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Pathetic Fallacy

Want to convey a specific emotion in your writing in a more exciting way? Use pathetic fallacy! This literary device allows you to attribute human emotions to animals, inanimate objects or abstract concepts. 

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Pathetic Fallacy

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Want to convey a specific emotion in your writing in a more exciting way? Use pathetic fallacy! This literary device allows you to attribute human emotions to animals, inanimate objects or abstract concepts.

Pathetic fallacy meaning

Pathetic fallacy is a literary device and a type of figurative language that attributes human emotions, moods, and concerns to animals, inanimate objects, or abstract concepts. Pathetic fallacy's purpose is to create a particular mood or atmosphere.

It is often featured in poetry as well as literature, and it can be used to convey a momentary idea or an extended concept through a text.

The term ‘pathetic fallacy’ was coined by Victorian critic John Ruskin. Initially, he considered it a derogatory term as it expressed morbid, false feelings. However, its use is now solely for descriptive purposes.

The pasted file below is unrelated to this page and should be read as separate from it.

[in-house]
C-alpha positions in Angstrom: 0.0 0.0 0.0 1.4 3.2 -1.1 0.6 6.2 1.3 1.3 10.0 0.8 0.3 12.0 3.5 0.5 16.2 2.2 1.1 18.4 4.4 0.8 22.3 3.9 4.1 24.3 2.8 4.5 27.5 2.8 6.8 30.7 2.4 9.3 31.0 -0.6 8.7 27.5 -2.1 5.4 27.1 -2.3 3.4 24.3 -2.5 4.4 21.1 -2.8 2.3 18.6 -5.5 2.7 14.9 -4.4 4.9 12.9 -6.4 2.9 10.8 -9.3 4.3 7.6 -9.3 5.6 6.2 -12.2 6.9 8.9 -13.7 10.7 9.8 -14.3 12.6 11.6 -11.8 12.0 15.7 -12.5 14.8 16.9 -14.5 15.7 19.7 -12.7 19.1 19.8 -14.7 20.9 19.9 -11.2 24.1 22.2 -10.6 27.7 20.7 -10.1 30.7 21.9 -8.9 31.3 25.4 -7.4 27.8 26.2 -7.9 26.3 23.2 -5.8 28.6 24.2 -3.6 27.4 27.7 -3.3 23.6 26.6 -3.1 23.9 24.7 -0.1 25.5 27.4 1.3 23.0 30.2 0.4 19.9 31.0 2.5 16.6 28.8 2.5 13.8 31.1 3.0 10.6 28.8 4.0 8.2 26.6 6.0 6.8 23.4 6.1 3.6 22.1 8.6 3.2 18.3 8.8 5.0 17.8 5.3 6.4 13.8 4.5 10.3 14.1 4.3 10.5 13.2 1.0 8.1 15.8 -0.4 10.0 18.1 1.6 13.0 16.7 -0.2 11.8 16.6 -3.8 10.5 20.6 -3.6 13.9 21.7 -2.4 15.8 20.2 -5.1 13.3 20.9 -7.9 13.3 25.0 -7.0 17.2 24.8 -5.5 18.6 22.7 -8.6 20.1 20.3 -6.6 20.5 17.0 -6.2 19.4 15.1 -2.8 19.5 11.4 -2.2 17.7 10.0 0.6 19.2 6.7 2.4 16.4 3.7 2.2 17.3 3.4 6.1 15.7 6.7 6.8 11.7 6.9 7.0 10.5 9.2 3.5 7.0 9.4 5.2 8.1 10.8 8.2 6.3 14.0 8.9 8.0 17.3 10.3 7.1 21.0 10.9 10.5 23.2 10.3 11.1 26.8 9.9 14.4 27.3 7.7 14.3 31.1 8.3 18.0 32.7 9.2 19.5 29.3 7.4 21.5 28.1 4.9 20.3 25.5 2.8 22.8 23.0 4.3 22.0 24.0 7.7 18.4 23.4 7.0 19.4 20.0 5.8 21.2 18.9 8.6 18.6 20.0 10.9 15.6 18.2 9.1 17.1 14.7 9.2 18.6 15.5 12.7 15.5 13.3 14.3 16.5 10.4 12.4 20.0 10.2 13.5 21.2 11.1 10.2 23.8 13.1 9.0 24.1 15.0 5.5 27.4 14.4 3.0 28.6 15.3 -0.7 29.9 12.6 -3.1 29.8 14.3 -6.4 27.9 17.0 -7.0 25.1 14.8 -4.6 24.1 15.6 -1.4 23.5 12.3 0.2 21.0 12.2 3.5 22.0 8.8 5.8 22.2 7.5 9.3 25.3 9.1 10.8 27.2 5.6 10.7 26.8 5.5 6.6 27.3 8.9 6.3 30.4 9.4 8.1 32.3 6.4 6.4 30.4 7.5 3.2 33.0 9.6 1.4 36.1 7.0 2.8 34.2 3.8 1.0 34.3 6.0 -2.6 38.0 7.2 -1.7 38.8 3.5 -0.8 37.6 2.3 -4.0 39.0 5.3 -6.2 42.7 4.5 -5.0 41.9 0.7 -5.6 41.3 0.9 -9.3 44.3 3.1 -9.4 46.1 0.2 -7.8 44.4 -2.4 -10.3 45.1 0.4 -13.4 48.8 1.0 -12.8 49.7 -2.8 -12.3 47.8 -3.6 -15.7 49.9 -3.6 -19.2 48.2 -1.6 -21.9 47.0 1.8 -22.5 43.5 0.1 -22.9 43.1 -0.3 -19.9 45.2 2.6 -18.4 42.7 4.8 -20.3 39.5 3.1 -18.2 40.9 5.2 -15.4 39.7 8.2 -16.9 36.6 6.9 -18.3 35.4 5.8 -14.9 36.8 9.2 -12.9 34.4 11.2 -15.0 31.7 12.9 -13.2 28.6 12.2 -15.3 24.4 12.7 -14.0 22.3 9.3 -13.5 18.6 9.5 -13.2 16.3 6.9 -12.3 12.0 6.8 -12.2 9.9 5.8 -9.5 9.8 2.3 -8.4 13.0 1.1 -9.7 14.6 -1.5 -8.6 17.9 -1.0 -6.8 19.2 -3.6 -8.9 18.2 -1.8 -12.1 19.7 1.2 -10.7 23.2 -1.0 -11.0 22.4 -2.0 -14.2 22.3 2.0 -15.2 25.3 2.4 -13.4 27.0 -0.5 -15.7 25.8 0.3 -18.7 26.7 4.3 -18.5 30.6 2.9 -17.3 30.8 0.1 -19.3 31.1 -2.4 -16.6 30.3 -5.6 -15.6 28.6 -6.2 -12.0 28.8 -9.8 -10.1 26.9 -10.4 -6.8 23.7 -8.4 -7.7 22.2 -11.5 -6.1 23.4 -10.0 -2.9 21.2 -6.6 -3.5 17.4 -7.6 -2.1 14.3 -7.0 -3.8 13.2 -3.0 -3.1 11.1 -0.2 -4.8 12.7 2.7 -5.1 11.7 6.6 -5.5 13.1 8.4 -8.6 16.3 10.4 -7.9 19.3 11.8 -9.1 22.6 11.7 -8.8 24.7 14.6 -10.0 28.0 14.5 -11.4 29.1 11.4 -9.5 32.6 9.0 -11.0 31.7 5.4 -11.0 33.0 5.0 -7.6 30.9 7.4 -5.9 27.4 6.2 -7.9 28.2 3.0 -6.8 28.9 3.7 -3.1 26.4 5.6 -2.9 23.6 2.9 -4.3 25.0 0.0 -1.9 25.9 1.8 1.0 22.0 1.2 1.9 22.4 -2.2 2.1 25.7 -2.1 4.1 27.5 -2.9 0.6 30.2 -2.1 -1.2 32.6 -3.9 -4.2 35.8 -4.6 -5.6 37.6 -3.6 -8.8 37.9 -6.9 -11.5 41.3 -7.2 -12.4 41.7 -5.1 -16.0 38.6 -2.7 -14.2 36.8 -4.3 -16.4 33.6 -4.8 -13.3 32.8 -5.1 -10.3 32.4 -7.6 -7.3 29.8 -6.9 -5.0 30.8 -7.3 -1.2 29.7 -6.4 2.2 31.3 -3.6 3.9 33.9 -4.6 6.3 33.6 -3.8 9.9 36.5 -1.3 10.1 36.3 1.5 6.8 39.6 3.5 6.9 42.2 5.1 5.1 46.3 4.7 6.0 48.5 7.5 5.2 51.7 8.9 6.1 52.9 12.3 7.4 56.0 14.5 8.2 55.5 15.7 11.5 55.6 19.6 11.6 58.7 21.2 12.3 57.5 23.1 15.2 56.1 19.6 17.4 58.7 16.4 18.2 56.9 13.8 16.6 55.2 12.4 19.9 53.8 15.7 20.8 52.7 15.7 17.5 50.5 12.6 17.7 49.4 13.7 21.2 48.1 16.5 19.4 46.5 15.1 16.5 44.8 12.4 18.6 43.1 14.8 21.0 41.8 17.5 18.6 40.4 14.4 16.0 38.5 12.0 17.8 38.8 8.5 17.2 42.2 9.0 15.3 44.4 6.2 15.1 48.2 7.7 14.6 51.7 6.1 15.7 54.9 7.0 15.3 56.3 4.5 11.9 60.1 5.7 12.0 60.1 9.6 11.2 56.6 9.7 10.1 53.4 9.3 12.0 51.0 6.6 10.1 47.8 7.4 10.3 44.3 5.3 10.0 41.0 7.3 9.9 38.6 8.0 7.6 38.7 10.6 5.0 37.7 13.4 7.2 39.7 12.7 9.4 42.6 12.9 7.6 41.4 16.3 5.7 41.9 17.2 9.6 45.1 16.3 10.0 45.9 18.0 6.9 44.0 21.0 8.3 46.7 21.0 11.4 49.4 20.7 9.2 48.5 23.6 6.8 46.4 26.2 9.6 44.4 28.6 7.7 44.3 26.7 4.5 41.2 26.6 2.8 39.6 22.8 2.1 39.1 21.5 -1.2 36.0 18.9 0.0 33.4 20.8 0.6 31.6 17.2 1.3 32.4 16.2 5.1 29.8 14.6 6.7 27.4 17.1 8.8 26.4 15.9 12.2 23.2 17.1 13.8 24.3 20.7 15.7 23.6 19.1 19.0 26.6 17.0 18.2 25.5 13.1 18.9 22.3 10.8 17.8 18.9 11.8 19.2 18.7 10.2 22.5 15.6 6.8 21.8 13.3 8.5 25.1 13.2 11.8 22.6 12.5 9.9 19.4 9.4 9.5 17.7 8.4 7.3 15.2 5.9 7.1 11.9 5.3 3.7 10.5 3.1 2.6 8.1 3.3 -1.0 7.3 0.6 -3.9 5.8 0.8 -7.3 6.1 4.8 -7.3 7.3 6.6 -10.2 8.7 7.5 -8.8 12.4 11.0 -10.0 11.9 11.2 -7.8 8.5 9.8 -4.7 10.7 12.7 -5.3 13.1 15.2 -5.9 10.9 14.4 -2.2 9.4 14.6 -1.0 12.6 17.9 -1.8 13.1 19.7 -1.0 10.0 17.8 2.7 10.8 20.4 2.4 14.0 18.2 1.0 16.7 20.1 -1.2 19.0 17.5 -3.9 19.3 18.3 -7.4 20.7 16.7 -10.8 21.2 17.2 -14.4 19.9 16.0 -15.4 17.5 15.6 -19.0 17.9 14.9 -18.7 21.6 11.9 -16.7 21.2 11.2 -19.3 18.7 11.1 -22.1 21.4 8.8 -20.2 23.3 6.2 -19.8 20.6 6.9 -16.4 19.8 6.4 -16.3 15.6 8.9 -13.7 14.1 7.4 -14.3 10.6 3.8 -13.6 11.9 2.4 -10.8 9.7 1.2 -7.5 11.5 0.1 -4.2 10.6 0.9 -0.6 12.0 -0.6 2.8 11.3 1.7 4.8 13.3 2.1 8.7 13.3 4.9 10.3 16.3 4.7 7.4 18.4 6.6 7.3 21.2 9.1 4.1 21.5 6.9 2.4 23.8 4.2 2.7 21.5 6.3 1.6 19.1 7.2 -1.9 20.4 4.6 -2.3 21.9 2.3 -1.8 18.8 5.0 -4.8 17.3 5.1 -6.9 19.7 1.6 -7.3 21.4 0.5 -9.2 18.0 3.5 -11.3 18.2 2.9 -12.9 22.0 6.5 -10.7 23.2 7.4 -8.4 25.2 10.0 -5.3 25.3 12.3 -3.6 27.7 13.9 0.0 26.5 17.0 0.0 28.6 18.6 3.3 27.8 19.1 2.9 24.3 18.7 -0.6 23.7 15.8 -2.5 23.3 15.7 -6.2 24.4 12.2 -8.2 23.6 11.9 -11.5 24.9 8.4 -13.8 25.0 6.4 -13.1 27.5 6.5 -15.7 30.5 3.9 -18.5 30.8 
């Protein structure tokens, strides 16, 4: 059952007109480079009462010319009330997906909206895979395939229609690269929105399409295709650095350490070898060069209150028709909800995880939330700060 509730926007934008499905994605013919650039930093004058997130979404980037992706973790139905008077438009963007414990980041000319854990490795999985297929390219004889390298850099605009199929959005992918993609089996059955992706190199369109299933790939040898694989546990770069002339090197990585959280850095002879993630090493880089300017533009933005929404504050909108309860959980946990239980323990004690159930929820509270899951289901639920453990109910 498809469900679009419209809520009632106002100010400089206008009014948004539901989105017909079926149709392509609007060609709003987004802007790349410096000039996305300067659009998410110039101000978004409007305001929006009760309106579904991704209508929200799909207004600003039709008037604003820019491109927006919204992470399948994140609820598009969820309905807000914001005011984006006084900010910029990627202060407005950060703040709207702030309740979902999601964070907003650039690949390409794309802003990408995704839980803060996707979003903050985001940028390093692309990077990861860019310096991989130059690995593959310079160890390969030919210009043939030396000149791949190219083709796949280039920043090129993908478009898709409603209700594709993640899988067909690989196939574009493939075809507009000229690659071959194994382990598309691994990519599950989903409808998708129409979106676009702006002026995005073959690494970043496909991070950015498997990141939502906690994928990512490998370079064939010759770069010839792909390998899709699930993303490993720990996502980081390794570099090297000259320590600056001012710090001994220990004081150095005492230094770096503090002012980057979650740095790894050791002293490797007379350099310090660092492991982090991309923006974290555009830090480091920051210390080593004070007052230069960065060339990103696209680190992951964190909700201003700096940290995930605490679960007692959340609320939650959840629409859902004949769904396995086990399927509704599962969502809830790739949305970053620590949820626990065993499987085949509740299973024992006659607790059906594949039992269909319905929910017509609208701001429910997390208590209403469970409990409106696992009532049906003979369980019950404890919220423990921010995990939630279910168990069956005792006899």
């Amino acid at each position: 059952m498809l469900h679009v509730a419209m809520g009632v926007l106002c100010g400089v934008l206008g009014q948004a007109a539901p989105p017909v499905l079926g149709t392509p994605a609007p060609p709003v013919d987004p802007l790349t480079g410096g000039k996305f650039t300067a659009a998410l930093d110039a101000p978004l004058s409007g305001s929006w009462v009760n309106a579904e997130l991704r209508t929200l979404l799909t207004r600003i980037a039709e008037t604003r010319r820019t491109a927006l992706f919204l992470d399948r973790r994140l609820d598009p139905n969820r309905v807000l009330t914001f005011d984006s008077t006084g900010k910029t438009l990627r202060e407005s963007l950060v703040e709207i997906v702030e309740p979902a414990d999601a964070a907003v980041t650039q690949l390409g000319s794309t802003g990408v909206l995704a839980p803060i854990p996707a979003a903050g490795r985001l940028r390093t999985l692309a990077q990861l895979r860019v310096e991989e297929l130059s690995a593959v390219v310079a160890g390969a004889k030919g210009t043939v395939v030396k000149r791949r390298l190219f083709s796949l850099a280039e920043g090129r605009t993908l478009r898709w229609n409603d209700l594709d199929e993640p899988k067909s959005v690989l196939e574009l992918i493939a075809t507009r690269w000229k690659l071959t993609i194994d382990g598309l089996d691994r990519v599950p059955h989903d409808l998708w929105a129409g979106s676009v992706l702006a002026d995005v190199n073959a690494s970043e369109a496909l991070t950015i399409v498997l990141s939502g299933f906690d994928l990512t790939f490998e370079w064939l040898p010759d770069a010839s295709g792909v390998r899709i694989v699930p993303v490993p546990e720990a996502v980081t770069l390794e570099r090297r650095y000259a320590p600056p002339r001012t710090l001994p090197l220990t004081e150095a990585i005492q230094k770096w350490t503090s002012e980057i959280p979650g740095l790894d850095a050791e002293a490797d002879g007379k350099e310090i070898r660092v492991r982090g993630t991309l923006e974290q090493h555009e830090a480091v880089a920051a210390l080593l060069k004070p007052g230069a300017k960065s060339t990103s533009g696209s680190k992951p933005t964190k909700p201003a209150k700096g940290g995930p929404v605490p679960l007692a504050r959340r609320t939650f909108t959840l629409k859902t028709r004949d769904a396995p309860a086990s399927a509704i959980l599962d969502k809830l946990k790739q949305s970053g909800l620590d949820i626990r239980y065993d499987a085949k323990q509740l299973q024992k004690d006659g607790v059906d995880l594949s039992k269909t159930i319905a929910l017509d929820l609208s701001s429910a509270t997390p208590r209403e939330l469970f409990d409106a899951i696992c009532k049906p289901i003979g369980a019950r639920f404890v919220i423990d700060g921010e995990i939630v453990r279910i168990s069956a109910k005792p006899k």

Tip to remember what pathetic fallacy means: ‘pathetic’ from Greek ‘pathos’ meaning ‘emotion’, ‘experience’ and ‘fallacy’ meaning ‘logical absurdity’- so think, the logical absurdity of giving human emotion/moods to things that cannot feel human emotion.

Major features of pathetic fallacy

One major feature of pathetic fallacy is the use of the weather or environment, as this is one of the most straightforward ways to create a pathetic fallacy. Pathetic fallacy can be used to show contrast.

In Mary Shelley’s Frankenstein (1818), for example, one landscape is described as ‘desolate and appalling’ whilst another is described as ‘fair’ and ‘gentle’. Pathetic fallacy is not always as apparent as the use of adjectives usually used to describe human emotions. They can extend through a whole sentence, verse, or even a paragraph.

Pathetic fallacy uses

Pathetic fallacy highlights an atmosphere or tone that the writer is trying to create or an idea, plot or characterisation they are trying to express that is crucial to the text. It could also be used to foreshadow.